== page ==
United NationsDepartment of Economic and Social Affairs Sustainable Development

Nauru

Office of the President
Statement by His Excellency the Honourable Baron Waqa M.P.,
President of the Republic of Nauru
United Nations Oceans Conference
Plenary Meeting General Debate
5- 9 June, 2017
Their Excellencies the Co-Presidents of the United Nations Ocean Conference
Mr. Secretary General of the United Nations
Mr. President of the General Assembly
Distinguished Delegates
Ladies and Gentlemen
At the outset, let me offer heartfelt congratulations to the Co-Presidents of the United
Nations Ocean Conference, His Excellency Prime Minister Bainimarama of Fiji and Her
Excellency Deputy Prime Minister Isabella Lovin of Sweden. My Delegation conveys its
appreciation for your commitment and dedication in ensuring the convening of the first
ever United Nations global conference on Ocean.
Co-Presidents,
In a small Pacific Island Country, there are fewer pathways to sustainable development.
We do not have a large labor force or abundant natural resources that appeal to private
investors. Nor do we enjoy strategic access to major markets or fast internet
connectivity that might spawn a generation of entrepreneurs. Lacking these things, we
struggle even to mobilize the resources necessary for basic education and health care.
This is why Small Island Developing States are recognized in numerous international
agreements as a special case for sustainable development.
However, we do have one important pathway to sustainable development, and that is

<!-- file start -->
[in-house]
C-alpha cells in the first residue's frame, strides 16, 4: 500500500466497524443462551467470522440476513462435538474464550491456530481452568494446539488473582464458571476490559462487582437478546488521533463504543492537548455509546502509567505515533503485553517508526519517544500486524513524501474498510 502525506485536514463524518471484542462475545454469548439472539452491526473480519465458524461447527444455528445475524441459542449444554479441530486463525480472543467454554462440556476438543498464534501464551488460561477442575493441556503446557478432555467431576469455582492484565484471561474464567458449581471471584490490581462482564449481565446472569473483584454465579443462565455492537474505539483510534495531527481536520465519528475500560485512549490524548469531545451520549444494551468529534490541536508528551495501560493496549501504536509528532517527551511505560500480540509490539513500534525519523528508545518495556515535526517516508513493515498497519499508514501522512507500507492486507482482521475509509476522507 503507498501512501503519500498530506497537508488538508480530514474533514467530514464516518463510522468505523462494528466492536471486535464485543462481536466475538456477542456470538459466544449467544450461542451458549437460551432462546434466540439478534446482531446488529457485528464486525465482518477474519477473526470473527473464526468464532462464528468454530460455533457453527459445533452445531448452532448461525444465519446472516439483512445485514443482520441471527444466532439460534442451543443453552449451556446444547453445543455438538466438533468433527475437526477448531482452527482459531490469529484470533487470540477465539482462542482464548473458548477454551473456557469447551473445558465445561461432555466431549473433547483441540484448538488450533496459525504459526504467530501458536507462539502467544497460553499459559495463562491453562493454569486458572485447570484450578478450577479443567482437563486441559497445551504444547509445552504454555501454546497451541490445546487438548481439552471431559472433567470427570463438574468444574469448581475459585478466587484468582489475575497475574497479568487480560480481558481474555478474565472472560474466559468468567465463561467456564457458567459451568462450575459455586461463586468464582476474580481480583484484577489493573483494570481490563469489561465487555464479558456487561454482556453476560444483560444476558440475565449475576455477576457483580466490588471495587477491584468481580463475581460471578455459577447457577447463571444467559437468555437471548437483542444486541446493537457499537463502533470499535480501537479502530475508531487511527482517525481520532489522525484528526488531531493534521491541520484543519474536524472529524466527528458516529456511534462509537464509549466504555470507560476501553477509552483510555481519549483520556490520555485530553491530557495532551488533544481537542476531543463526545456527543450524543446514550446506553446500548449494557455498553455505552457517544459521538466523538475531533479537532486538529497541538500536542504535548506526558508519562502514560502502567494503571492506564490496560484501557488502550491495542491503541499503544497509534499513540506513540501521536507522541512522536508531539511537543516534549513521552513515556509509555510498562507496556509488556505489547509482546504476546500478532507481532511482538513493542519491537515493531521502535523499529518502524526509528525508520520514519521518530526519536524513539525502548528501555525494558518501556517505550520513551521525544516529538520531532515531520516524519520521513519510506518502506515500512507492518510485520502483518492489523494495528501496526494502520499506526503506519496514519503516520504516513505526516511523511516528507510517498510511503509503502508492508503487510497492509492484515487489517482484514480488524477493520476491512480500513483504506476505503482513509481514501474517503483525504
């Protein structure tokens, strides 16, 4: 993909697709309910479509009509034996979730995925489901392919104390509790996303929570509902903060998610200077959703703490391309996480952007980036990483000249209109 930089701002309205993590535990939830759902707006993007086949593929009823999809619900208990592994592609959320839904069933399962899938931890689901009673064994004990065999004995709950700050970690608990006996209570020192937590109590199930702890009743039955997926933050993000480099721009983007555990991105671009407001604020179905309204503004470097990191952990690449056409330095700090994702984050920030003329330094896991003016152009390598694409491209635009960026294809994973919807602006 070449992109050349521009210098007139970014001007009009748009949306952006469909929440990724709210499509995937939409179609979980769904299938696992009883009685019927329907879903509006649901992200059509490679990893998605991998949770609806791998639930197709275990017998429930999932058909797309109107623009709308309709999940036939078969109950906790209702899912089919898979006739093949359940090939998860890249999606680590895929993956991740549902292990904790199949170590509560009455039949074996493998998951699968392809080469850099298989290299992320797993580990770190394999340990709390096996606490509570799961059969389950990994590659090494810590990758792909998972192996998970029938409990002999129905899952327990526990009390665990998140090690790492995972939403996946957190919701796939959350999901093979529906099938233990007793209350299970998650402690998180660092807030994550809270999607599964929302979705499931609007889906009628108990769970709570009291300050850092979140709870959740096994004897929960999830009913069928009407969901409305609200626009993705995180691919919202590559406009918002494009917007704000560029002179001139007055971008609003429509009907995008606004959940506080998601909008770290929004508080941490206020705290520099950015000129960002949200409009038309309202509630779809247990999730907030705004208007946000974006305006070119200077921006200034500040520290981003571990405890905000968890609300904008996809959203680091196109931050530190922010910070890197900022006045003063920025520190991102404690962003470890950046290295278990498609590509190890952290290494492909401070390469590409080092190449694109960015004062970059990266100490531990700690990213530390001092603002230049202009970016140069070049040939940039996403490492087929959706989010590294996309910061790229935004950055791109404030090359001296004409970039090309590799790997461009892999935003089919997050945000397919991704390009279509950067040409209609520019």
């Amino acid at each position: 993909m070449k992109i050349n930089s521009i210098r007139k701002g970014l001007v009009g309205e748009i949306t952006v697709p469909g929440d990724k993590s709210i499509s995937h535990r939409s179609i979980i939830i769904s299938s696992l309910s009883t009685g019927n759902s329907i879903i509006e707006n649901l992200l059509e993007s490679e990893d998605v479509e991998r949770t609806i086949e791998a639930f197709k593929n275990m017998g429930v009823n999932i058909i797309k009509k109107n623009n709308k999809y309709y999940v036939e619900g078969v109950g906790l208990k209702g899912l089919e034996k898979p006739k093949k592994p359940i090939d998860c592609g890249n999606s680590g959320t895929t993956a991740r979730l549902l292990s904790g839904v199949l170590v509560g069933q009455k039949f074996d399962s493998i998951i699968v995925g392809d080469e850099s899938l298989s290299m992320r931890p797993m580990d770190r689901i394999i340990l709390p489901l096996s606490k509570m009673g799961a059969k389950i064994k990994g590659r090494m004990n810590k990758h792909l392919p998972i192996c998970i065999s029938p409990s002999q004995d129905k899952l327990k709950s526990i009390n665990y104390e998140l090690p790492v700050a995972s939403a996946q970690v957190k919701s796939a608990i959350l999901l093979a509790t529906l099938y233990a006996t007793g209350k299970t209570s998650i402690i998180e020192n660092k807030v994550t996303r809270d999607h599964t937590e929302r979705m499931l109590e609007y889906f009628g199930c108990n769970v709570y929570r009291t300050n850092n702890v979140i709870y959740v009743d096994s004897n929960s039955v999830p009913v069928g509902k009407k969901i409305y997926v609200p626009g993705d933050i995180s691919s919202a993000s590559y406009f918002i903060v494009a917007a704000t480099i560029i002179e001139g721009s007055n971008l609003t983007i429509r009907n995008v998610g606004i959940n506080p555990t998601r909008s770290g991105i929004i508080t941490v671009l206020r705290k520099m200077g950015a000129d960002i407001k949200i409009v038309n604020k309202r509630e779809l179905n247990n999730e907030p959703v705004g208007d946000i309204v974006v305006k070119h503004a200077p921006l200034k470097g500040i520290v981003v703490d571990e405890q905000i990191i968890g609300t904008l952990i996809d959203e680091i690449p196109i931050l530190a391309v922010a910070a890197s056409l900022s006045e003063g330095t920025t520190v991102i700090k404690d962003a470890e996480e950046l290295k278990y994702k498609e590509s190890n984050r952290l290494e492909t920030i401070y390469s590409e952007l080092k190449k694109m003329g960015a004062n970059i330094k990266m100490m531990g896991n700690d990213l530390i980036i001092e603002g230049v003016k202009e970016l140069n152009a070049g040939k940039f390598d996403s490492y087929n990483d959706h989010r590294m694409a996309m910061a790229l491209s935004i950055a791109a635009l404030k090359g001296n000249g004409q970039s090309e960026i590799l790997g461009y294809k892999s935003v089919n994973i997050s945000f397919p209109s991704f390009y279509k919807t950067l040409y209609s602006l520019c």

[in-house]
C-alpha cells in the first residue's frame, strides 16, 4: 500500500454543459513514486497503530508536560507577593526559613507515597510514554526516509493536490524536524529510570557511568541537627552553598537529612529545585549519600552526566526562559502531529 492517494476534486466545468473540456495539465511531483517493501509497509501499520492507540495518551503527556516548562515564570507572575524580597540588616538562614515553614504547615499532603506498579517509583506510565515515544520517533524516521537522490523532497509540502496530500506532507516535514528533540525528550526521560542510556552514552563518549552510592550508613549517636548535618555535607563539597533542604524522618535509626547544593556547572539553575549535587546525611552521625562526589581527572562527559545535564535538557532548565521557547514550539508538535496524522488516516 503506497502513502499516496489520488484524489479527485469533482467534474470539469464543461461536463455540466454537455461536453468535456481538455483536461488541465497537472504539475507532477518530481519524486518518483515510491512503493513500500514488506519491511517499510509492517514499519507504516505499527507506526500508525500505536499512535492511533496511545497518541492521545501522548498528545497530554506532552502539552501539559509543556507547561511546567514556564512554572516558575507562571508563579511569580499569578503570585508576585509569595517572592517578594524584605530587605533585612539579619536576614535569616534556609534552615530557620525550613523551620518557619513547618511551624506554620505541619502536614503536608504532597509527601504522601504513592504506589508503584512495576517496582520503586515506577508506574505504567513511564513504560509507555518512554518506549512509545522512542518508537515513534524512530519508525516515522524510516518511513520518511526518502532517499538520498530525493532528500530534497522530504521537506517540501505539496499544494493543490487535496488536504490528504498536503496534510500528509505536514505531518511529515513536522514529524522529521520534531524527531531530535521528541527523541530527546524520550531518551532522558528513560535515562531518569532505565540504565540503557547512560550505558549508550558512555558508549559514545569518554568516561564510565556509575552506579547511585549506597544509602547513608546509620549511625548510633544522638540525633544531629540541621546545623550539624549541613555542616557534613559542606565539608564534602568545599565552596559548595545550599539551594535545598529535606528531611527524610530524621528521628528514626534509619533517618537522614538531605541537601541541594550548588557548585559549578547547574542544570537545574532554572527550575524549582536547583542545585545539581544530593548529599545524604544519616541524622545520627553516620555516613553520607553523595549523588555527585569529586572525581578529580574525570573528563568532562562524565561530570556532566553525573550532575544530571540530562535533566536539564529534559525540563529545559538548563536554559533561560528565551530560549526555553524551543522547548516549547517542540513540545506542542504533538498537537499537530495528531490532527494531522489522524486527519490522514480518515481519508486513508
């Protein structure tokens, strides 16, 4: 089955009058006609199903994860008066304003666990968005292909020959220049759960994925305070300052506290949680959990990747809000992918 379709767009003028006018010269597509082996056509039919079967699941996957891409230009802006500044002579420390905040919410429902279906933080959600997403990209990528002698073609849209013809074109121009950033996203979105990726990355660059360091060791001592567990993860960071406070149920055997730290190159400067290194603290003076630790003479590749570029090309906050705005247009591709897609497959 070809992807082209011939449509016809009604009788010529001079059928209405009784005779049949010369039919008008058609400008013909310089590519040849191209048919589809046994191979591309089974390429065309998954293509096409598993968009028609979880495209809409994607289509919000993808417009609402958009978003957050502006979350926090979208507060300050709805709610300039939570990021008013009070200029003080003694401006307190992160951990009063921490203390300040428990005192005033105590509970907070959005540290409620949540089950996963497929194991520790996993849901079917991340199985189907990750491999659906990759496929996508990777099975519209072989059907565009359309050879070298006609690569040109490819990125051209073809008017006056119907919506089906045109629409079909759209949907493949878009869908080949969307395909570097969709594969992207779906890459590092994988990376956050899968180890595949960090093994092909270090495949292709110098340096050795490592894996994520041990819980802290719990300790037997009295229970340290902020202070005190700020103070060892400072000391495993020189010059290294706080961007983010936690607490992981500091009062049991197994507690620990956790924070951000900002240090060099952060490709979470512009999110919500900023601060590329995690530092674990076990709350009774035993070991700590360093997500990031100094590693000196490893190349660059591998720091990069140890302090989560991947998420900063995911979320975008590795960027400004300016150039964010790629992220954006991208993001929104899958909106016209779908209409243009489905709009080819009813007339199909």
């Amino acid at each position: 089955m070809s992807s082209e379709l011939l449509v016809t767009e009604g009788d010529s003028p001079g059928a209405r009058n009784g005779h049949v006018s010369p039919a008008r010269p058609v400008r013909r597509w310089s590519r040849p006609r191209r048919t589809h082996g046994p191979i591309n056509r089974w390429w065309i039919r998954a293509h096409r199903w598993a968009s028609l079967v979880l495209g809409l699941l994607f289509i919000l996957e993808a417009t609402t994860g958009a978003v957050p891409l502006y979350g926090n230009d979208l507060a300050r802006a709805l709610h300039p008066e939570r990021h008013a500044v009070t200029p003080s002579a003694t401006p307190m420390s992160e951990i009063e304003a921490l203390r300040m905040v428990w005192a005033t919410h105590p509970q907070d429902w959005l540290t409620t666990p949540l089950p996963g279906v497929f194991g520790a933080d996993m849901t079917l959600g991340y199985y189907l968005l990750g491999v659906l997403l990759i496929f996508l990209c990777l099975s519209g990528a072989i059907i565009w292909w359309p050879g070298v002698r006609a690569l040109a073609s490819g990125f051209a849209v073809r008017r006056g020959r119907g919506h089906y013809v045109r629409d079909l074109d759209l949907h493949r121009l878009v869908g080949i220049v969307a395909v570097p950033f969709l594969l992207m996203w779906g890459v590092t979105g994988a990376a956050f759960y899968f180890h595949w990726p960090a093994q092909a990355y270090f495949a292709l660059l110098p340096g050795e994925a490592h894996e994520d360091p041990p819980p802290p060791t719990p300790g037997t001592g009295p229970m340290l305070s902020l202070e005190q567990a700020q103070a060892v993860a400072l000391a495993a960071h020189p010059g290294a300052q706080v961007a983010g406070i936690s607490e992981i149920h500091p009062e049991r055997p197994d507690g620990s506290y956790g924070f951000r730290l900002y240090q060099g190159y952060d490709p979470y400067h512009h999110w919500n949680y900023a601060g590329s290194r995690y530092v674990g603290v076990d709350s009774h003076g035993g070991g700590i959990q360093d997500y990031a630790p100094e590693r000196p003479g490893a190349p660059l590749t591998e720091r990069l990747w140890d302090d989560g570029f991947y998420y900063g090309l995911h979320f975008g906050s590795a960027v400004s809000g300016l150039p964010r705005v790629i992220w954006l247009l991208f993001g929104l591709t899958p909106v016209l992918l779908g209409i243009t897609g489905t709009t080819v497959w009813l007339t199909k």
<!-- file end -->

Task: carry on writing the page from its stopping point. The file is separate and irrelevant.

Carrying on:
the Ocean.
The Pacific Small Island Developing States are the stewards of the largest Ocean. I
would like to tell you what that means to my country, the Republic of Nauru, including
both the opportunities and the challenges.
With a population of just over 10,000 people, we are the smallest member of the United
Nations. The landmass of our single island is only 21 square kilometersÿ However, the
expanse of water within our EEZ is over fifteen thousand times larger.
In other words, 99.99% of Nauru is ocean.
As you can imagine, much of our daily lives and livelihoods center around the Ocean. I
do not know a single Nauruan man who doesn't count fishing among his favorite
pastimes. For many families, it is also a primary means of subsistence.
Our Ocean has also made our tiny Republic a global economic player. Some countries
have oil. Others have timber or strategic minerals. We have tuna.
Globally, tuna fishing contributes over 42 billion dollars to the global economy, and the
stocks of the Pacific Ocean are by far and away the most valuable. Fleets from the
other side of the globe enter our waters to harvest the region's most precious resource.
Unchecked, these foreign vessels would have quickly decimated our tuna stocks, but
Nauru, along with seven of our (not much larger) neighbors took proactive measures to
sustainably manage our tuna and protect this critical source of revenue for our
countries. The Parties to the Nauru Agreement, or PNA, has achieved among the
highest standards for tuna sustainability in the world. Eight small countries cooperated
to improve the regulation of a massive global industry.
The PNA has been an overwhelming success, but it has not removed all the threats to a